Holt began by promoting the new HBO polygamy themed series, "Big Love." He mentioned that the show has "raised the profile and fascination with these extended marriages." The non judgmental attitude continued as a polygamist, who is identified as "Jacob," (not his real name) was given free range to promote his lifestyle:
Jacob: "We're just like everybody else. We watch the Super Bowl, our kids play sports, they go to public schools. The only thing that makes us different is just another adult in the house."
No one is brought on to challenge or dispute the normalcy of having more then one spouse. Would NBC do a piece on individuals who participate in bestiality? Would they be allowed to discuss how "the only thing that makes us different" is an attraction to farm animals? The Today host balanced a non judgmental outlook with a salacious interest in polygamy. He questioned the family about their sleeping arrangements:
Holt: "Do you sleep in the same bed?"
Holt: "See, automatically my mind goes to then to sexual fantasies. I mean, I'm sorry-"
It should also be noted that the NBC piece featured this statistic:
Holt: "As many as 100,000 Americans are believed to be living in plural marriages."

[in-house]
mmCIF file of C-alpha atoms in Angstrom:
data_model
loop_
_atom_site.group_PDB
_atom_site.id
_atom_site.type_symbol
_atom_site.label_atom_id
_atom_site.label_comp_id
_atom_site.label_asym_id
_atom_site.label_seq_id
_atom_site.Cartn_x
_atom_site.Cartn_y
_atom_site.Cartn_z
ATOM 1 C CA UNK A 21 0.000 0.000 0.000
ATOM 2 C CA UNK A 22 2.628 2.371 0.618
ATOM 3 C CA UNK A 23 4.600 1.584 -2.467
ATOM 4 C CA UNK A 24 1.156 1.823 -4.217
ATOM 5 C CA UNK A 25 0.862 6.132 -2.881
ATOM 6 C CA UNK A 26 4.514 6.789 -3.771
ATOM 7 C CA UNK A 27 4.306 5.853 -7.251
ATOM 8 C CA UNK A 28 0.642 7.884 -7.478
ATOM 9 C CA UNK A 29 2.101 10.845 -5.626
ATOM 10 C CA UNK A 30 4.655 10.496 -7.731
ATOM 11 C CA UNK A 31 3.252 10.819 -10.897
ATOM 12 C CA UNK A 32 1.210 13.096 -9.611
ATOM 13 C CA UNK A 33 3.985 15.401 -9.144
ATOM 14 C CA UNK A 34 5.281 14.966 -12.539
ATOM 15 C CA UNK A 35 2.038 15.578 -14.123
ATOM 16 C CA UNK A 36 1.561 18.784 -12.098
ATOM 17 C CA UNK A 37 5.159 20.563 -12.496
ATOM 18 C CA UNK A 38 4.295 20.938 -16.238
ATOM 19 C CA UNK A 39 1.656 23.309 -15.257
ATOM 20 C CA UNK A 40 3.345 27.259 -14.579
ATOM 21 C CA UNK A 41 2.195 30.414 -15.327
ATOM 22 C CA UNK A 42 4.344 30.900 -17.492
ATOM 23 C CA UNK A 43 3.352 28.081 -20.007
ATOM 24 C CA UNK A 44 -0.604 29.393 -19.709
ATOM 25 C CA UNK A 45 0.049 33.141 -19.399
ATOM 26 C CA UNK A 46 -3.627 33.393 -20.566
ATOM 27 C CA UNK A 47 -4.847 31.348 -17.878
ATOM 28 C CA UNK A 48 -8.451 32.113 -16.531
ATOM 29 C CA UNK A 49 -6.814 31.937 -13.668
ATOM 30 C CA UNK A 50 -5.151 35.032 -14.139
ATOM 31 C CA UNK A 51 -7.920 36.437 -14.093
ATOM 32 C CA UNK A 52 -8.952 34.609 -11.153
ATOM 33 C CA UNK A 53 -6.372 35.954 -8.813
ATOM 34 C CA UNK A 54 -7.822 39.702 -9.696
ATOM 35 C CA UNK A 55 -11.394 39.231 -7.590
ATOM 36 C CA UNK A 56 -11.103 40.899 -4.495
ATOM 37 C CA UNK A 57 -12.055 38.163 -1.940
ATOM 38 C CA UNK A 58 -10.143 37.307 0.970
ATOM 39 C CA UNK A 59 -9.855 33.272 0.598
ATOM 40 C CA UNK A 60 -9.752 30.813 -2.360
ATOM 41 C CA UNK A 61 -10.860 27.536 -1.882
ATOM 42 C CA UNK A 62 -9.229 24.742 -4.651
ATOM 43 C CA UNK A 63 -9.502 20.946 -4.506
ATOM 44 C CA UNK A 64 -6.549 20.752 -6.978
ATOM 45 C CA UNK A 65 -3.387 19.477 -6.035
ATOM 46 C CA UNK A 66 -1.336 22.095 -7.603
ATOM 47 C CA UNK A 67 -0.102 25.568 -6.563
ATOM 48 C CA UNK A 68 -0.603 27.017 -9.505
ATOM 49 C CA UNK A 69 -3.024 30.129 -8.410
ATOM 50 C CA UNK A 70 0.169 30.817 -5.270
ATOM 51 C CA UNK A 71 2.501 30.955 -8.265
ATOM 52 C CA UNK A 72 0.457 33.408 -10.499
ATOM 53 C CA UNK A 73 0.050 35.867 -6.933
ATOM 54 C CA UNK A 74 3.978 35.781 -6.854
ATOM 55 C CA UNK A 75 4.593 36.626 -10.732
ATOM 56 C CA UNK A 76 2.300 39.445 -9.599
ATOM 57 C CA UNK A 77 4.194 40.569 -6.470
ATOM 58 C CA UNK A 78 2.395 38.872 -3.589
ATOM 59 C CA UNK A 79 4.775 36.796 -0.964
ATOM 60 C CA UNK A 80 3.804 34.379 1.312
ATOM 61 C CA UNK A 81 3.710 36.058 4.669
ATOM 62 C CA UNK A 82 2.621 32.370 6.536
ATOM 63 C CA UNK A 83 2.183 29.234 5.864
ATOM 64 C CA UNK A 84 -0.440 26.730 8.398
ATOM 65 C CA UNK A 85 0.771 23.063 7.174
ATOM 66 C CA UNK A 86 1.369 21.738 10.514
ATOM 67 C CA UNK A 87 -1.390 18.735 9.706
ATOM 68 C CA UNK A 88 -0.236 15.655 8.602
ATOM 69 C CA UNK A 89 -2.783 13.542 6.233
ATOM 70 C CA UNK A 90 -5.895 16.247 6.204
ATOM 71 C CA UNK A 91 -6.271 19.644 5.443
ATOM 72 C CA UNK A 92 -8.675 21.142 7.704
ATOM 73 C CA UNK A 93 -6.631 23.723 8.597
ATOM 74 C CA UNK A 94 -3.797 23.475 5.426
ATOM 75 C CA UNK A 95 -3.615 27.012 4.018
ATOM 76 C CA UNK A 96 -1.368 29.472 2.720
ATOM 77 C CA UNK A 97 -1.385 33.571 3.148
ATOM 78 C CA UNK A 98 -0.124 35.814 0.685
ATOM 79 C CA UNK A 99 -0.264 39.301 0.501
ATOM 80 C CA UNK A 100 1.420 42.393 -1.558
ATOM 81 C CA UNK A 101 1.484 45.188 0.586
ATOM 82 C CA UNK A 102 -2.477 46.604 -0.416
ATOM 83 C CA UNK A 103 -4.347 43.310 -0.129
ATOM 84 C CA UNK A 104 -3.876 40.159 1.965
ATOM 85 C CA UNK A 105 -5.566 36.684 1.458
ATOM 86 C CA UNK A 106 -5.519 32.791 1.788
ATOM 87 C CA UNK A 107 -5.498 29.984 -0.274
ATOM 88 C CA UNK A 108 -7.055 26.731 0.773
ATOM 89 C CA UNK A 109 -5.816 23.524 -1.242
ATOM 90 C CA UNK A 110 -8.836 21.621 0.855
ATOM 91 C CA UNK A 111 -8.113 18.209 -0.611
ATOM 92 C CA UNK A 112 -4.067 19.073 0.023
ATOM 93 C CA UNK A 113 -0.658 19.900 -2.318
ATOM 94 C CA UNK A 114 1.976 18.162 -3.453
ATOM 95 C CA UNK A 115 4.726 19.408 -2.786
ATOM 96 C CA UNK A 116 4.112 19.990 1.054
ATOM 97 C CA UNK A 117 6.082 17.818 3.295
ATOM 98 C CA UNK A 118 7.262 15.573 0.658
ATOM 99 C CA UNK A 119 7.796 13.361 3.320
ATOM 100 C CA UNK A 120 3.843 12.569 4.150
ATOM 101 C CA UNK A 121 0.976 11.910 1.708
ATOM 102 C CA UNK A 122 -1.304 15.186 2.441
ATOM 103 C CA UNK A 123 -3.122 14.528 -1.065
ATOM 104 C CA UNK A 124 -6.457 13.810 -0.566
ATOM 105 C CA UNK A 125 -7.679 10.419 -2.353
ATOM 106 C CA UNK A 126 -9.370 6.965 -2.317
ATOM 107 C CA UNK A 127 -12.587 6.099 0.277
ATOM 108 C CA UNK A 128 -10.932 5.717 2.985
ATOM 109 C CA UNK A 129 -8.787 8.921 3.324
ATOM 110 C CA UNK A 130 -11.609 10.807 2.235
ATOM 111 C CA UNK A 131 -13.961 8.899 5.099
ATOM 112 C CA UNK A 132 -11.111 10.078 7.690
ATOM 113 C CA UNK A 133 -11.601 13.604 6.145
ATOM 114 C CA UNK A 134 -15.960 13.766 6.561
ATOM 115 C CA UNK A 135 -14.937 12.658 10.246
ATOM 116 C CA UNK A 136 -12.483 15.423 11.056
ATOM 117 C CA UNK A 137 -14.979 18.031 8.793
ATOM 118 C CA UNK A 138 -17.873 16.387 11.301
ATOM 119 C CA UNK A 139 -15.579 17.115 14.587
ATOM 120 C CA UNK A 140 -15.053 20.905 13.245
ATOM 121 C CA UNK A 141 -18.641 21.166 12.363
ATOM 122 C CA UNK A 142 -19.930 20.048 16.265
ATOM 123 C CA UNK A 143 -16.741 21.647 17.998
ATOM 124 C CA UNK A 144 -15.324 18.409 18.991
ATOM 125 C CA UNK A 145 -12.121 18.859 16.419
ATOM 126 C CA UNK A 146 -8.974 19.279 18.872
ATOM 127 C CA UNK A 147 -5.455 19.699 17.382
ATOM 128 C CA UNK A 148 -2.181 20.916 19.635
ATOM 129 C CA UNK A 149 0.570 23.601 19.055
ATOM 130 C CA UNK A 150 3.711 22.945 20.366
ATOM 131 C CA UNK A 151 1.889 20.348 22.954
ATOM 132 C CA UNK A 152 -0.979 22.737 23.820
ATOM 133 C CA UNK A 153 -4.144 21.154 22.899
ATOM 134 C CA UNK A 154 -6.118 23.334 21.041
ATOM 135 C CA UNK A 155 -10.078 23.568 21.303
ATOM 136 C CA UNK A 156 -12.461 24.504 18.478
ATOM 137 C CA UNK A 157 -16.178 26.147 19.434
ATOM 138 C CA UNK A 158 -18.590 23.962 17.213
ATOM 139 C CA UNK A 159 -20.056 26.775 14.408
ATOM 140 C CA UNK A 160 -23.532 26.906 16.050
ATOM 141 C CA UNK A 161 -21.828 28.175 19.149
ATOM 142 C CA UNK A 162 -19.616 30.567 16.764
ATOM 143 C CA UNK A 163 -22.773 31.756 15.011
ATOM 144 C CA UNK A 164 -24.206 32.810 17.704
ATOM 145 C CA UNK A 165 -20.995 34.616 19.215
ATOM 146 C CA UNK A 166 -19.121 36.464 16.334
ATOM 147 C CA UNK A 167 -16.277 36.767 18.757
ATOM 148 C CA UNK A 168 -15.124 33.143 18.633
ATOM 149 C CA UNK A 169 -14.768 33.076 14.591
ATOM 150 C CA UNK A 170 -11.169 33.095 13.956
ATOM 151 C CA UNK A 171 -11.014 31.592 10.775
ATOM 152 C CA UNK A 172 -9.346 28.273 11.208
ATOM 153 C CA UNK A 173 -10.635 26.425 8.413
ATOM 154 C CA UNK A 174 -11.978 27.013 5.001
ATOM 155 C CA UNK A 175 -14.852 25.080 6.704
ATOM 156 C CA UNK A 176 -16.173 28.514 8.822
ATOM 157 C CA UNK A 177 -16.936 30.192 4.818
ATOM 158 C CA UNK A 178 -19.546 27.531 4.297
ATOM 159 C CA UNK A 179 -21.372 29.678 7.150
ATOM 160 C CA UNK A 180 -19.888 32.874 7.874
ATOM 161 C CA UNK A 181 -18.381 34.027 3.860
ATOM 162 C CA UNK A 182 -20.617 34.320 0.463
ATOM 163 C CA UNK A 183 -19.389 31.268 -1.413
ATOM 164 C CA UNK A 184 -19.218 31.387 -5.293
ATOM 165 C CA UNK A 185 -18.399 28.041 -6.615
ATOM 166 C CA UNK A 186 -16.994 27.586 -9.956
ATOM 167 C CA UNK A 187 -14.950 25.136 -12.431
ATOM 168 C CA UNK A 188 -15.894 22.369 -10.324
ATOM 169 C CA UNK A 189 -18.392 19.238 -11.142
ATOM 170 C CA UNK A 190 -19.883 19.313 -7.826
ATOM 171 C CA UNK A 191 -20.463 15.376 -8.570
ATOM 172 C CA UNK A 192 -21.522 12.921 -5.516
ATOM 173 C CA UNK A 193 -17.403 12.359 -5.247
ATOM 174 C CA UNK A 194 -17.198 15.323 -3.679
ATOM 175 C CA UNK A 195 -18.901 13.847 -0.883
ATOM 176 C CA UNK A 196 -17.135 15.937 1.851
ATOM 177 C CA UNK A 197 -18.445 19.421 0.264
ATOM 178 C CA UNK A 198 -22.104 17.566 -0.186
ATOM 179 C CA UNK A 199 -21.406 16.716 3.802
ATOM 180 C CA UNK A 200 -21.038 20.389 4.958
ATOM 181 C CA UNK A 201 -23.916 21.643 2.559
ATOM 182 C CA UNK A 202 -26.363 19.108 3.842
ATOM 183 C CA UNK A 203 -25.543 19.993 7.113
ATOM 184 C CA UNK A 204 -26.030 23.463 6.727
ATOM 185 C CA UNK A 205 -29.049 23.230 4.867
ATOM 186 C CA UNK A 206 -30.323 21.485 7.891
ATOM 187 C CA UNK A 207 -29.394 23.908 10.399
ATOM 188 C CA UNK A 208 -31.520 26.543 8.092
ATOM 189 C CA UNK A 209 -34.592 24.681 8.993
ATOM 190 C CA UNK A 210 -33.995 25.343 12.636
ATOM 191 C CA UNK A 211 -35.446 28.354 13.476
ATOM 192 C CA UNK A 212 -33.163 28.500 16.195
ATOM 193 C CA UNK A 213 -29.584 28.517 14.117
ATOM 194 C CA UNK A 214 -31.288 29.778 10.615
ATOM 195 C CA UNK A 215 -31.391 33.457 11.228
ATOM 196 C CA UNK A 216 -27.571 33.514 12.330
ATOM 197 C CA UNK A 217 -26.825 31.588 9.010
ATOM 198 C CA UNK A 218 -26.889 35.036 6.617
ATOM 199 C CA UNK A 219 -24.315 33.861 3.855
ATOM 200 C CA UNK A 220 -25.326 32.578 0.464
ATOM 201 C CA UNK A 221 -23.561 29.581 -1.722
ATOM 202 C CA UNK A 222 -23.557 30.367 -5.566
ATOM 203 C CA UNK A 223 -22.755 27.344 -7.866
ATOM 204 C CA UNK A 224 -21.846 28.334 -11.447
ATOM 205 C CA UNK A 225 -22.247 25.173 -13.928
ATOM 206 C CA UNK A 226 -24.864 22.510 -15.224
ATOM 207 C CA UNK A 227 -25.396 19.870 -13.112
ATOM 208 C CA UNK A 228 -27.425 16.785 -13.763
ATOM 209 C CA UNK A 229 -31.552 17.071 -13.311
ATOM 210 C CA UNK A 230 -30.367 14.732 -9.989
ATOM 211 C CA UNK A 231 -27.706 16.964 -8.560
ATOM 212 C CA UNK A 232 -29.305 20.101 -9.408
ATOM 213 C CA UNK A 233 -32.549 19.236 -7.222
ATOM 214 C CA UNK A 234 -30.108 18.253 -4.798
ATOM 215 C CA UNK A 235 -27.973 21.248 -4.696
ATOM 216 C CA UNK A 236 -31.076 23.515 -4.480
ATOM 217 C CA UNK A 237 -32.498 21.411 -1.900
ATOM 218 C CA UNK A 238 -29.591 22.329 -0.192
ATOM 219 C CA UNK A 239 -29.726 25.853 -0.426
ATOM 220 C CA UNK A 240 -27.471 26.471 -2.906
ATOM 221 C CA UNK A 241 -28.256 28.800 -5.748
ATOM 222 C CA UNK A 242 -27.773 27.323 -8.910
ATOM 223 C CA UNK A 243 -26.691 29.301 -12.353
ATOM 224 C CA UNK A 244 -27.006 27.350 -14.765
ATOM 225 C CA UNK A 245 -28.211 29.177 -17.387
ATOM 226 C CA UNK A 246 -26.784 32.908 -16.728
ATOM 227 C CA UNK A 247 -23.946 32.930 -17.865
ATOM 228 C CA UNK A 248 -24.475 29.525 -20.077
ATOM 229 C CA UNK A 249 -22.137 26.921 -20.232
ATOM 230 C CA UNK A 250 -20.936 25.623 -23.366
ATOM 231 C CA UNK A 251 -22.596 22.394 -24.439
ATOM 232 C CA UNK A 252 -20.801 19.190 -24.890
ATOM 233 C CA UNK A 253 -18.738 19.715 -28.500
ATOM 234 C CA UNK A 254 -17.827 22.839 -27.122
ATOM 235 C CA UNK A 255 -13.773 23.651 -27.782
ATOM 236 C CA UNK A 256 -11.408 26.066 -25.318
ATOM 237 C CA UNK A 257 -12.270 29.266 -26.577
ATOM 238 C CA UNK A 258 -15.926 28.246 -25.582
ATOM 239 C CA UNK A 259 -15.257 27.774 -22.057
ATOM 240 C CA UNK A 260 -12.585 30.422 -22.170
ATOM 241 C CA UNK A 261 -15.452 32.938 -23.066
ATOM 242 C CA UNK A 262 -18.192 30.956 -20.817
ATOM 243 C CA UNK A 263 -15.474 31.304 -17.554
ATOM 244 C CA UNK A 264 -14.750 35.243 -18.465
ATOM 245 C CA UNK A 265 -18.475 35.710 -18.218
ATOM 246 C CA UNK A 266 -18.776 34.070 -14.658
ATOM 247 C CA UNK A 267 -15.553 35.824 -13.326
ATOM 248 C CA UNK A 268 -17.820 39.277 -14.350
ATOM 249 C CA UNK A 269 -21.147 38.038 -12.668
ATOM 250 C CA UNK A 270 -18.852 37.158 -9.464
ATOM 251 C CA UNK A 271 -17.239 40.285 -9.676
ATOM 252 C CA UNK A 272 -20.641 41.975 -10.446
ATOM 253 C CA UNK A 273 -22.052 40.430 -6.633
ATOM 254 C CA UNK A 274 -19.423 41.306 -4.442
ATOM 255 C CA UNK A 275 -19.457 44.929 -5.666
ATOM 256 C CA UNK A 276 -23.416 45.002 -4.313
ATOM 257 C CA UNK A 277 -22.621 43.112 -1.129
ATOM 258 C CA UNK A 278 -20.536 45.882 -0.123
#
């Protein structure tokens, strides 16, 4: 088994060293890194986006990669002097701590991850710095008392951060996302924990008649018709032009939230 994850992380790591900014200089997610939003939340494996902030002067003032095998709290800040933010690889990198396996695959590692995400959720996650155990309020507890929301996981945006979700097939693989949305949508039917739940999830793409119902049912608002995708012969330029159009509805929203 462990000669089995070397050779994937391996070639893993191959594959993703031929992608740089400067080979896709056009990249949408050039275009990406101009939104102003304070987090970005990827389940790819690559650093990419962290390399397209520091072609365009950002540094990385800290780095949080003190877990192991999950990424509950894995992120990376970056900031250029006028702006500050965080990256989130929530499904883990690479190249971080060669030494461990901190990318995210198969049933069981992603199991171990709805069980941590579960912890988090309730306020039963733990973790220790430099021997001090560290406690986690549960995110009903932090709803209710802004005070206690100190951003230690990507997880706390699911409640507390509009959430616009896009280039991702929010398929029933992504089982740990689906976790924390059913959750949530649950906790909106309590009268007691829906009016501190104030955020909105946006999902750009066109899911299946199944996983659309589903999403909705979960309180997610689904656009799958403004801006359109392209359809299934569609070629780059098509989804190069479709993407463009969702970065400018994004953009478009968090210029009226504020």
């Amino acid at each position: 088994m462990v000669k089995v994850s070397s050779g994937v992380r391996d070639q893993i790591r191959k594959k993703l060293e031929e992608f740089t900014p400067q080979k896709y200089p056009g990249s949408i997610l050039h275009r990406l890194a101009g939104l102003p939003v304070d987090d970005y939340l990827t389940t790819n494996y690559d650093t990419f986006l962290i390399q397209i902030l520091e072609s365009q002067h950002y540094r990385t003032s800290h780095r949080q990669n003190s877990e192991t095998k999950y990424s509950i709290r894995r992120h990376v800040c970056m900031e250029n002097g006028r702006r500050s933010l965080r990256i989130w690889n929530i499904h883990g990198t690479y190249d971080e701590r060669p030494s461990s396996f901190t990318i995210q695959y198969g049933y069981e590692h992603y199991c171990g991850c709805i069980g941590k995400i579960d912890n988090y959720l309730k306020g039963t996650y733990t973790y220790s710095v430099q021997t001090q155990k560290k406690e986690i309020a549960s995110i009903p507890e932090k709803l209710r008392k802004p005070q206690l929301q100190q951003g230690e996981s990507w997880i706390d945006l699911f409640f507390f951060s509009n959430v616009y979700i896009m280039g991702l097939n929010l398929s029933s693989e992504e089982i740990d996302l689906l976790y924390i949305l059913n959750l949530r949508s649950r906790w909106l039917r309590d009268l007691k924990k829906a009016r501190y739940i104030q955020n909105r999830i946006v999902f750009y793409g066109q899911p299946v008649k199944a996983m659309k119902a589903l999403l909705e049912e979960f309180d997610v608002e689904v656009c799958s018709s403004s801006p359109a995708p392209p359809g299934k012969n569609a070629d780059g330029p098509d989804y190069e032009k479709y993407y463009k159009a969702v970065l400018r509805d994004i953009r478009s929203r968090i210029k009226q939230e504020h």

An internet search yields numbers from 50,000 to NBC’s 100,000. But isn’t it common to assign attribution to such a statement?
The segment also painted Christians as intolerant to the polygamy lifestyle.
Holt: "And while they argue their marriage is supported by biblical example, this trio finds many of their harshest critics to be people of like faith."
"Leah" (not her real name) then proceeded to relate the horrible intolerance fellow Christians displayed by not accepting her marital choices. Mr. Holt sympathetically wonders, "Leah, were you shocked at the church reaction?" Perhaps foreshadowing how the mainstream media will cover this new "civil rights" issue, the NBC co-host closed the interview by describing the family as "very nice people and you would never raise an eyebrow if you met them anywhere." Sitting next to him, Campbell Brown concurred, the segment, she asserted, gave "much to think about."